Tuesday, March 10, 2009

Museveni & family; the tale of Wafukho

After being “let down” by elite politicians for a while, President Museveni is now turning to his family for support. He told the BBC that his decision to appoint his wife, Janet, to the “demanding” Karamoja Affairs docket was because elite ministers had shunned the area, prompting him to ask for his wife’s help.
True, in 2006, Maj. Tom Butime turned down the appointment to that ministry after his constituents demanded that he does so or gets recalled. Butime had previously served in other ministries, including internal affairs and his constituents viewed his posting to Karamoja as a demotion.
So, our stuck President turns to his wife for help. And note that Mr Museveni also told BBC that his wife’s performance as Ruhama MP had been sterling so far, another credit.
Ladies and gentlemen, simply put, our President is running out of people to trust and deliver his agenda. The only people he can rely on now are family members, whom he said he does not care if they take up “positions of sacrifice”. Yes, it is a sacrifice to become your brother’s presidential adviser (Salim Saleh) or head one of your father’s military elite outfits (Muhoozi Kainerugaba).
What does this mean? Is it only the President’s kin, who if they take positions that involve hefty budgets, troops of military escorts, are sacrificing? What about the over 200 teachers in Adjumani who every morning troop to class to teach yet they are not on government payroll and are not sure of pay at the end’s month? What should we call this?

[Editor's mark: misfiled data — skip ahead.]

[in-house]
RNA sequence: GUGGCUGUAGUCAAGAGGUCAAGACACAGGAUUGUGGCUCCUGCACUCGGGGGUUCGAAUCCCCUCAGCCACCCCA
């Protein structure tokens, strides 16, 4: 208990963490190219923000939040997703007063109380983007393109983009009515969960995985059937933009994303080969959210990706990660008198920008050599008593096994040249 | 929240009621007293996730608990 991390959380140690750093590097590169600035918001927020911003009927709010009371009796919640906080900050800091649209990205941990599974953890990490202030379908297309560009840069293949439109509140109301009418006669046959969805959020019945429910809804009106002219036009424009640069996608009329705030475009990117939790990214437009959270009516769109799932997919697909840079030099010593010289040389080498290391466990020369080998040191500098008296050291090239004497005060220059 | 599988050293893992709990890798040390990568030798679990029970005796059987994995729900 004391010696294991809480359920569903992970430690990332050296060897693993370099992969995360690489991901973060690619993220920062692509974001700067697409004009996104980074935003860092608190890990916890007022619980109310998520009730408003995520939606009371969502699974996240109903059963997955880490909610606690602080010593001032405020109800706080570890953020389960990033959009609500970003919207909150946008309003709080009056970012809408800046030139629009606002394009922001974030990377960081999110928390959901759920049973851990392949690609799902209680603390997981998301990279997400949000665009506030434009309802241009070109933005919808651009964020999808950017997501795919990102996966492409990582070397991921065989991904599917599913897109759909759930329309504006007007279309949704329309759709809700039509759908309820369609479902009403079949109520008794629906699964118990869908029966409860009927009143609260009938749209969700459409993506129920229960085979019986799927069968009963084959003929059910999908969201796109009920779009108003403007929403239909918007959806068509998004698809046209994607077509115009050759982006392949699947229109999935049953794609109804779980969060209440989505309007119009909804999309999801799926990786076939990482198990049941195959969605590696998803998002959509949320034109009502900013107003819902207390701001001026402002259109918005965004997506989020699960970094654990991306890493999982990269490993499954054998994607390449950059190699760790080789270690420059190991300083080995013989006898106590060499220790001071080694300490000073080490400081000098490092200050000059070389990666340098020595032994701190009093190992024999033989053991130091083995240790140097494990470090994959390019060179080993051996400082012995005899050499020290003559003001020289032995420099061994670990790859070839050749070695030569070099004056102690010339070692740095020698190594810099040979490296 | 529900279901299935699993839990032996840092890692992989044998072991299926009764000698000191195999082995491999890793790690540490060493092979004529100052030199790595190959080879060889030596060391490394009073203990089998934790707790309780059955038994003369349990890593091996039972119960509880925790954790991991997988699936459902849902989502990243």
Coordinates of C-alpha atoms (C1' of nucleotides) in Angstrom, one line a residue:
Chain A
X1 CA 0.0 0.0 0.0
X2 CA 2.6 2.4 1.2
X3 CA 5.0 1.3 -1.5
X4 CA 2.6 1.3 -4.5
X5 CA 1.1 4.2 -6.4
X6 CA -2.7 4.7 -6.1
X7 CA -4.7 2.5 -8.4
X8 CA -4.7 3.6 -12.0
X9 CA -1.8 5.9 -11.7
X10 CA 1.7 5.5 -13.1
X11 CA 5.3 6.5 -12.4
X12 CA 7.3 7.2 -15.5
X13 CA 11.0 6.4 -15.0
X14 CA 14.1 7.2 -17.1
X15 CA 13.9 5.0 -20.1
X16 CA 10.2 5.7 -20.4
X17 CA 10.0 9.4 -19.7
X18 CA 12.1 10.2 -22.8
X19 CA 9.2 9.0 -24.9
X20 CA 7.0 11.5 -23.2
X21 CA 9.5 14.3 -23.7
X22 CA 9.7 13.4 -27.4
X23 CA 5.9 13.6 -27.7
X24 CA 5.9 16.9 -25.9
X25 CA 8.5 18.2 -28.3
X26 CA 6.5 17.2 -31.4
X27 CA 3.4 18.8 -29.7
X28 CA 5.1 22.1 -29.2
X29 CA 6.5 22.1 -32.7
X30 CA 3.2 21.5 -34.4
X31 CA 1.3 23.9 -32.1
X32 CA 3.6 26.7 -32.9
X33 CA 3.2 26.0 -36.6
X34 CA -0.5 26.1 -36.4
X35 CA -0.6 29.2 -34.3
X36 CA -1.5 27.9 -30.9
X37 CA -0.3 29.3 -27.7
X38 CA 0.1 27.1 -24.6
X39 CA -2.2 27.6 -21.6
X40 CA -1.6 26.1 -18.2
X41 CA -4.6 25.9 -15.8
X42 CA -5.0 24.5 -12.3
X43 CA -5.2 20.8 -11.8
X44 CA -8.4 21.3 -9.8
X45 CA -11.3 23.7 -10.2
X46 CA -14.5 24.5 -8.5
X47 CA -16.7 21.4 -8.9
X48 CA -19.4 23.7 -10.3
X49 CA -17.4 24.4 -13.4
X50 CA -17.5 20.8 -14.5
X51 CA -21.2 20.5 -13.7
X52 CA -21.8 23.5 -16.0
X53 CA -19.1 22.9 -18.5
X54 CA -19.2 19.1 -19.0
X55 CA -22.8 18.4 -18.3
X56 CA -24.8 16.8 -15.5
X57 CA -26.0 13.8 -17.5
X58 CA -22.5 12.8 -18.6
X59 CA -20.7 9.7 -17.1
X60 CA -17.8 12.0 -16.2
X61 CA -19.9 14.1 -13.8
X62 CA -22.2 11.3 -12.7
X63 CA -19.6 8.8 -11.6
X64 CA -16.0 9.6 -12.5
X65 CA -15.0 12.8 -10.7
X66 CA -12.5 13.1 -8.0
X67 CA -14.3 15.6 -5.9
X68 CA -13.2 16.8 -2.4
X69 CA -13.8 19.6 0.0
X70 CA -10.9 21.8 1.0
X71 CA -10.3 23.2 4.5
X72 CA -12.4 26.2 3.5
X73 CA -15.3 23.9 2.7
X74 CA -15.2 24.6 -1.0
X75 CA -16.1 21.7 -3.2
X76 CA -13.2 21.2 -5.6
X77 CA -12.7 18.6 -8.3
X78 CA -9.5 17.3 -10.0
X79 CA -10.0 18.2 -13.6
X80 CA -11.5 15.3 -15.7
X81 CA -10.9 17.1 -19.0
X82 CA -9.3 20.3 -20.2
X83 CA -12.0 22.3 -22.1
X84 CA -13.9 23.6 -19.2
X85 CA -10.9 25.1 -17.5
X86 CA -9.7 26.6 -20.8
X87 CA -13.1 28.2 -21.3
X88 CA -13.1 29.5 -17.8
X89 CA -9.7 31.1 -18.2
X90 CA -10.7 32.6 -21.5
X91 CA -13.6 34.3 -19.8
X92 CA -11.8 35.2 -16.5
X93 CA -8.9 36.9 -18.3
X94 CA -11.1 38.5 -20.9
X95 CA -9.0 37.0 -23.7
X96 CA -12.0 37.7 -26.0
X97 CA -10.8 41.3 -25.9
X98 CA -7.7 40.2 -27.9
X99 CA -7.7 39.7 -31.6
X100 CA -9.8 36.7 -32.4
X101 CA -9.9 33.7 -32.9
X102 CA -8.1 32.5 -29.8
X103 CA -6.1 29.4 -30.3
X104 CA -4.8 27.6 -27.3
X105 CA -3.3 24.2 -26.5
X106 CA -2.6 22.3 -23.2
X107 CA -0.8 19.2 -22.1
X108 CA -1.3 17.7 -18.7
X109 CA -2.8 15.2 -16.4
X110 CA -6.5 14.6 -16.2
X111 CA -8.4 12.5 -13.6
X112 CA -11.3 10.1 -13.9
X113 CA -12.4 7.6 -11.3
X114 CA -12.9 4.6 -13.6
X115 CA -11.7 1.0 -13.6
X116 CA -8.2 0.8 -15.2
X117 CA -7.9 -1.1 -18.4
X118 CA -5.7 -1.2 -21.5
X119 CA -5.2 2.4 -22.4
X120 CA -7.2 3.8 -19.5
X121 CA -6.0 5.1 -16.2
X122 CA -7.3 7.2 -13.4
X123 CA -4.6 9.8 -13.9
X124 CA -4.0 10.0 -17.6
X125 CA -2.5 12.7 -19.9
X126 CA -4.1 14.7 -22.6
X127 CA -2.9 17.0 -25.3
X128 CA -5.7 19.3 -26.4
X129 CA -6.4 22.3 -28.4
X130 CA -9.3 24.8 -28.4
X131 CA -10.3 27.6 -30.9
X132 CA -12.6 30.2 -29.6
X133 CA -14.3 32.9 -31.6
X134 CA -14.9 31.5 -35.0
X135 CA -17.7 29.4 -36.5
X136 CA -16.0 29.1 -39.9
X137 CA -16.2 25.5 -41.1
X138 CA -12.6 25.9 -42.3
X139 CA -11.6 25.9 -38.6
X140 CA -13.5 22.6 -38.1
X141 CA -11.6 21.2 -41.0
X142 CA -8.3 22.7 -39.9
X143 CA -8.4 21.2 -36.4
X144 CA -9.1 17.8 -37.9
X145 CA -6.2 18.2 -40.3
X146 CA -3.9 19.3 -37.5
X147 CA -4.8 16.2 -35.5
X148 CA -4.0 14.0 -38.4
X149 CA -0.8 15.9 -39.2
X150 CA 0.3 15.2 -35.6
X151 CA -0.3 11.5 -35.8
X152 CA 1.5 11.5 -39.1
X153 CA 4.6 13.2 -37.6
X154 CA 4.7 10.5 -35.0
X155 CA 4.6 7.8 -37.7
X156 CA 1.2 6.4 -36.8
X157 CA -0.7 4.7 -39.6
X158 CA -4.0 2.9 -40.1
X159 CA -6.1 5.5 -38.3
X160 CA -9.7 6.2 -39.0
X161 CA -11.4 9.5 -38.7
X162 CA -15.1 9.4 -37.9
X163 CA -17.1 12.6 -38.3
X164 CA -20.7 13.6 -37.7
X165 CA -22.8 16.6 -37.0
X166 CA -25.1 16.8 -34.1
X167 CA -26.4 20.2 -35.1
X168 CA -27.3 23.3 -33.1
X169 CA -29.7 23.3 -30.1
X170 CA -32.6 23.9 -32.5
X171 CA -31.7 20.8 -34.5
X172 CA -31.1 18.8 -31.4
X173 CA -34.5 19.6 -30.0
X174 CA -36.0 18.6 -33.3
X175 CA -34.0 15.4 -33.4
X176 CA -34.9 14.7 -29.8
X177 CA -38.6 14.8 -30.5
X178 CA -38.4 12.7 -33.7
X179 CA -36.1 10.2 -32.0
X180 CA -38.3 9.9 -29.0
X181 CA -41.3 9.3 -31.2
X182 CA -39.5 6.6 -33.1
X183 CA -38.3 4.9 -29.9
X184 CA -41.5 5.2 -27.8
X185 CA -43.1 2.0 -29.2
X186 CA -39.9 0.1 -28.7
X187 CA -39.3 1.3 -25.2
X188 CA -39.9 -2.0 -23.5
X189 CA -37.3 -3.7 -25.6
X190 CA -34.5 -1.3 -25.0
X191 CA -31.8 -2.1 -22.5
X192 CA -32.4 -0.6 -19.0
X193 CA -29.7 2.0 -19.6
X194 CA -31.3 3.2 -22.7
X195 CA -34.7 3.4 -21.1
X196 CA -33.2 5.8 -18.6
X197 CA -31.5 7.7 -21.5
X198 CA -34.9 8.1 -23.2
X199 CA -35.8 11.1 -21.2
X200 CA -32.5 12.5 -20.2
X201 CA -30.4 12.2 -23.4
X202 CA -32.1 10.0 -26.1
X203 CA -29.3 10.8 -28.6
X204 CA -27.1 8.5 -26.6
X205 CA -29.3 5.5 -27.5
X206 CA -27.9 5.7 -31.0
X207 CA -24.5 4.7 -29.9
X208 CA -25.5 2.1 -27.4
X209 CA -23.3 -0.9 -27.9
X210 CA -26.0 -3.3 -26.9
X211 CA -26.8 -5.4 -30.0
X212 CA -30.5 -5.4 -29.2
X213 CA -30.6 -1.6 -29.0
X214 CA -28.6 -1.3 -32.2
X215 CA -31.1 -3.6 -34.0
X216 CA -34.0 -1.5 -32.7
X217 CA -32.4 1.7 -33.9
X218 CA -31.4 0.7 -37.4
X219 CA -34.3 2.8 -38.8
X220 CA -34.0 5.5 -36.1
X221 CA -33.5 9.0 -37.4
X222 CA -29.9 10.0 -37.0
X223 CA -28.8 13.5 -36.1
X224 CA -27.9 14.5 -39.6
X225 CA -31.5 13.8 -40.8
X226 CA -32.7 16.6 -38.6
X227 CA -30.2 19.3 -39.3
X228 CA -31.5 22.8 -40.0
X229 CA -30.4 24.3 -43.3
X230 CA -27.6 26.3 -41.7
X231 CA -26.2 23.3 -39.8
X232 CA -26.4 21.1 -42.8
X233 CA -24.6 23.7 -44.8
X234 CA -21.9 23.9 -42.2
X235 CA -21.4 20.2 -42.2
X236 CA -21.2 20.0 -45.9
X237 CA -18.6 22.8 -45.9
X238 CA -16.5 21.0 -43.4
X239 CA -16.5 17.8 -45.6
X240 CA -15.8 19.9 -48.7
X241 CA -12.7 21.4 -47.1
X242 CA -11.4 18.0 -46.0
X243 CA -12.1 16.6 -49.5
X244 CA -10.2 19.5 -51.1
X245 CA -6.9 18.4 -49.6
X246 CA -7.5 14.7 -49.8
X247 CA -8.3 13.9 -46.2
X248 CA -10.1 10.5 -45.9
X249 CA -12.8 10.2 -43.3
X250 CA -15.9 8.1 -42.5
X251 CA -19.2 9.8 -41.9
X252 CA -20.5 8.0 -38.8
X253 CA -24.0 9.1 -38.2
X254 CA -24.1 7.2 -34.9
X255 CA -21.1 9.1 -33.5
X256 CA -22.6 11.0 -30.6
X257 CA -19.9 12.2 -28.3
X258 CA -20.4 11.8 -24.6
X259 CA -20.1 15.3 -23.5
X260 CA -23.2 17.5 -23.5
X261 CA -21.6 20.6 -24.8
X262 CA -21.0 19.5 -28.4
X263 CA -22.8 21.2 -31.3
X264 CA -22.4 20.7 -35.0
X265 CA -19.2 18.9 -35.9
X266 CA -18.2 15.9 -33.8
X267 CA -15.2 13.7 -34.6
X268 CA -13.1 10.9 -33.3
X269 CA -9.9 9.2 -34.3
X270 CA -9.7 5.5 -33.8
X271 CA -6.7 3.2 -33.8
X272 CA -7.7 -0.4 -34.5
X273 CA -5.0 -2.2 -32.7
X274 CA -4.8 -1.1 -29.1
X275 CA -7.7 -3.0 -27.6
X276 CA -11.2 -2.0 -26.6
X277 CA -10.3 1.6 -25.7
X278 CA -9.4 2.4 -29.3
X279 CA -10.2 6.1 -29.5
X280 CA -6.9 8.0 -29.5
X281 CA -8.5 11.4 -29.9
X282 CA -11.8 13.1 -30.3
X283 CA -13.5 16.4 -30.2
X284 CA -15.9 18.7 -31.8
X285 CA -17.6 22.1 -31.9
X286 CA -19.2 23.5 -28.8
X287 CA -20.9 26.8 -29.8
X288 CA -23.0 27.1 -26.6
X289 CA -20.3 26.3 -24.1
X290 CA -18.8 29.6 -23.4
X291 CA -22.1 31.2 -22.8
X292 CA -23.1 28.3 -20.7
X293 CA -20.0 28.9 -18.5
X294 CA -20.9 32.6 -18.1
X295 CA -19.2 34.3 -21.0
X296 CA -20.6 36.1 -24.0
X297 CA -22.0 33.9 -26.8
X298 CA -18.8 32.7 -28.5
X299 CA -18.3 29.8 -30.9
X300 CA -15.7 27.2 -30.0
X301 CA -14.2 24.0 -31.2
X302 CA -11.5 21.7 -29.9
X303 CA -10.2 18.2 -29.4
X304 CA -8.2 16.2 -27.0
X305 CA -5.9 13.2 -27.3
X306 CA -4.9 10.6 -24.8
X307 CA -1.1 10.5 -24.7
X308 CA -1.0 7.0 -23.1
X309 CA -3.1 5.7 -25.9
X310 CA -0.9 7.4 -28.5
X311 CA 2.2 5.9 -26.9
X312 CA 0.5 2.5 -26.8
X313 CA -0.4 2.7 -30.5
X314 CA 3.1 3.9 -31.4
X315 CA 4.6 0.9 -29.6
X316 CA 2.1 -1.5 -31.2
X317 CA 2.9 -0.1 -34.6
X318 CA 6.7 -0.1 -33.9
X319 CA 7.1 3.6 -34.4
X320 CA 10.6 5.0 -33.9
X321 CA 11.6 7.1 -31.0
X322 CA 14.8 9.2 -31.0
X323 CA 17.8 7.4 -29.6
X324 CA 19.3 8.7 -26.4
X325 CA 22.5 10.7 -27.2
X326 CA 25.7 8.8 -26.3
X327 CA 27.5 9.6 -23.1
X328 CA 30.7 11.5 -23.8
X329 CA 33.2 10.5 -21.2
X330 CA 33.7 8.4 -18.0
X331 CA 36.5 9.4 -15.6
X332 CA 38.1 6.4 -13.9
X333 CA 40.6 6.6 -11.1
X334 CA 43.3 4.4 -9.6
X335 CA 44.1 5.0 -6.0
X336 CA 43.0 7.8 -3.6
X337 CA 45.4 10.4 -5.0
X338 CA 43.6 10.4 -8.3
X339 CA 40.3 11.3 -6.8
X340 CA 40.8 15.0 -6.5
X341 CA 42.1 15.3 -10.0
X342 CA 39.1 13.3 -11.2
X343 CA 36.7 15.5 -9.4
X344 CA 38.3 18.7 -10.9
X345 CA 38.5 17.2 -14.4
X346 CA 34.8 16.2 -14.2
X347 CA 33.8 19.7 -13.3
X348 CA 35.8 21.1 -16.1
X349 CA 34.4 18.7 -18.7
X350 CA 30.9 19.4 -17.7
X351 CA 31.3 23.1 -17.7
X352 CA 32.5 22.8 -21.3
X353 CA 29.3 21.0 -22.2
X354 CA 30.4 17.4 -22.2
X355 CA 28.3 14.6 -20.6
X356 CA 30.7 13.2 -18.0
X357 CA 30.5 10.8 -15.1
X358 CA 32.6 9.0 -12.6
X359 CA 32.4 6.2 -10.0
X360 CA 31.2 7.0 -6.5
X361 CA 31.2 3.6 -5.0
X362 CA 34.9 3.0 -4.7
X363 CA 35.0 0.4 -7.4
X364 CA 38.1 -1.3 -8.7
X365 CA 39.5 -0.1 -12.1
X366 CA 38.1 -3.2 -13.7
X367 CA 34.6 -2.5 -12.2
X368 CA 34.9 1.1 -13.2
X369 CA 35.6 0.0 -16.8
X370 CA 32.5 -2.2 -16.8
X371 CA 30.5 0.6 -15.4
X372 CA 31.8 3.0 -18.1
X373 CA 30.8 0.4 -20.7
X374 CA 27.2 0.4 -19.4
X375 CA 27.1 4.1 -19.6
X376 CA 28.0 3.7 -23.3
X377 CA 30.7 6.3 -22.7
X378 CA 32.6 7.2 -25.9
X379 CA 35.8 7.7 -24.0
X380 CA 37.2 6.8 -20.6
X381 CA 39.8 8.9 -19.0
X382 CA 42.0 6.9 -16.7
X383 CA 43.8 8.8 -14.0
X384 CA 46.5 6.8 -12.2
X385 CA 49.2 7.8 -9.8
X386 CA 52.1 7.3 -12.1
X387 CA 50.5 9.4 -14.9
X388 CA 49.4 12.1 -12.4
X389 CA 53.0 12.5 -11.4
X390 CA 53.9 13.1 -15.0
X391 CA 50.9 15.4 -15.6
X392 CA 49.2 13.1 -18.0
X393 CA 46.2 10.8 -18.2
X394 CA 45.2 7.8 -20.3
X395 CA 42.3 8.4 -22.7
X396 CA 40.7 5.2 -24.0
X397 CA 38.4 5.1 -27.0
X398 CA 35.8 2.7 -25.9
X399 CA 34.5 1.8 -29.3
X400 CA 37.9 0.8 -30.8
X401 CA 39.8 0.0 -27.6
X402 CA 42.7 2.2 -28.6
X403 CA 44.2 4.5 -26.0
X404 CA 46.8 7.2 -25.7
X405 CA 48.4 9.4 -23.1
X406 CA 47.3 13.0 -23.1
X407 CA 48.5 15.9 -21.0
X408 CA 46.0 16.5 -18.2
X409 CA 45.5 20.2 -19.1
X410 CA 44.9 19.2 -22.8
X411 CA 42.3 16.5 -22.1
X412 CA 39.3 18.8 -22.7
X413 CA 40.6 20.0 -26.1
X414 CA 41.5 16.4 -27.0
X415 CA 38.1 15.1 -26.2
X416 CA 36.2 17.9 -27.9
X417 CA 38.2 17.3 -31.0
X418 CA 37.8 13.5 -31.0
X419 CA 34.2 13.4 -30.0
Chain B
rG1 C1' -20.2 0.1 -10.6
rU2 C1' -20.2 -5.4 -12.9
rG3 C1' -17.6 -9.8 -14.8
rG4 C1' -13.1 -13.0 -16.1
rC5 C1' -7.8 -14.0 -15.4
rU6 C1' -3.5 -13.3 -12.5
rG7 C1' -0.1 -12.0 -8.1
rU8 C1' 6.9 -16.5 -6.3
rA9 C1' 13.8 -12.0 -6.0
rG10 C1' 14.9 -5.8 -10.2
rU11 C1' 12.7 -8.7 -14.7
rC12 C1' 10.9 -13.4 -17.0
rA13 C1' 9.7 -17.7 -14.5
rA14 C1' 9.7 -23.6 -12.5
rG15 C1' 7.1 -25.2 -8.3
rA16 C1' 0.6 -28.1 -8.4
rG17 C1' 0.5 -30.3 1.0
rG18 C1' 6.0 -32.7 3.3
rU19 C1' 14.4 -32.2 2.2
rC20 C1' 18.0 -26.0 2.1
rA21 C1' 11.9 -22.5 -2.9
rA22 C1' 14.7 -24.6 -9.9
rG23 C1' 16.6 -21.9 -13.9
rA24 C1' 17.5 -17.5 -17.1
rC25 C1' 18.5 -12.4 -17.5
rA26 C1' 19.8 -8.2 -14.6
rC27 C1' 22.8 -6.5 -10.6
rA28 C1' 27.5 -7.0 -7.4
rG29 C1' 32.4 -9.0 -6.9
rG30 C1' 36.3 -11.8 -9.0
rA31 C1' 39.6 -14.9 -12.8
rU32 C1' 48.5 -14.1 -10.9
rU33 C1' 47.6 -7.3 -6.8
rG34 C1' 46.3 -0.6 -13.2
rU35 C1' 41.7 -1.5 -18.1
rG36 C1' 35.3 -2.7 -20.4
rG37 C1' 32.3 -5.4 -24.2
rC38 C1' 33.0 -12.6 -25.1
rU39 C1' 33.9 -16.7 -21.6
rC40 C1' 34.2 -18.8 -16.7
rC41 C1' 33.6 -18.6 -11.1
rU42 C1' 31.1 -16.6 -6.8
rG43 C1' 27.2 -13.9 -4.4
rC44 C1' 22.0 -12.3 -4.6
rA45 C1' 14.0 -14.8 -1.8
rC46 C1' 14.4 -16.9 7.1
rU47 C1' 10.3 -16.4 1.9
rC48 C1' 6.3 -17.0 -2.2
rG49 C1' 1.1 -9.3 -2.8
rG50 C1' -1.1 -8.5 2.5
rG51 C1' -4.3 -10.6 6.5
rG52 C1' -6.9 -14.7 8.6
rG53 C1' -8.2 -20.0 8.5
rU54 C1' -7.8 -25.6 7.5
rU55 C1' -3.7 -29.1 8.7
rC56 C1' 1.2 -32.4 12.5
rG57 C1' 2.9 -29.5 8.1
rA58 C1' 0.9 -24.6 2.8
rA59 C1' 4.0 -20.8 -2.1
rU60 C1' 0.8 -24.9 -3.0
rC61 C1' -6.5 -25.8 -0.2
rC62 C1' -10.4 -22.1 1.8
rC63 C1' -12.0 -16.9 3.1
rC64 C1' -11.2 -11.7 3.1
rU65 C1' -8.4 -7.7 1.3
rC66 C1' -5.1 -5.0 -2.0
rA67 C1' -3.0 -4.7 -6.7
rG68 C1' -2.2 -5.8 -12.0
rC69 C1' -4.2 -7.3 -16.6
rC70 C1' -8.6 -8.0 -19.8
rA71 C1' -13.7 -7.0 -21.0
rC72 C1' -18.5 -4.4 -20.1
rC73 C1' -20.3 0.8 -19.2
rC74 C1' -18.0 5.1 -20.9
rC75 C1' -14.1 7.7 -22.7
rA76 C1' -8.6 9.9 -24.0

What about the hundreds of traffic officers manning our streets, standing in the heat of sun or cold of rain---at times even minus basics like umbrellas, boots and jackets? What should we call this---opulence, paradise?
The President should tell us the truth. Many years in power have created him an inexplicable political web, leaving him unsure of who is for or against him. In typical African fashion, when we are scared of even our shadows, it is in blood relatives that we take refuge in. The adage “blood is thicker than water” comes in handy here.
While I was a kid, my mum told me a tale of Wafukho, a village boy who went to town in search of wealth. Indeed he got the money and as expected, got swarmed in the pleasures of town. The succulent thighs of women, bitter-sweet content of the bottle and the dazzling lights of the disco. Before long, Wafukho was coughing and passing out stool. The women deserted him, the bottle became sour, and the money vanished. It is then that he remembered home. He trooped back and his mother—whom he had long ignored welcomed him back---nursed him and he died in her arms.
My mum’s tale might have aimed at teaching me the basics of never forgetting one’s roots but it also showed how thick the blood bond can be.
When everyone else has deserted you—you can be sure one person will stick by you—your relative. This notion is not lost to our President.

Sunday, March 08, 2009

Let's regulate caning of teachers

Sometime in the late 90s, this country was gripped with a raging debate on whether teachers should continue administering corporal punishment to students. It was then a norm that caning was the most used punitive measure and some schools had taken it to a whole new level—whipping and flogging students.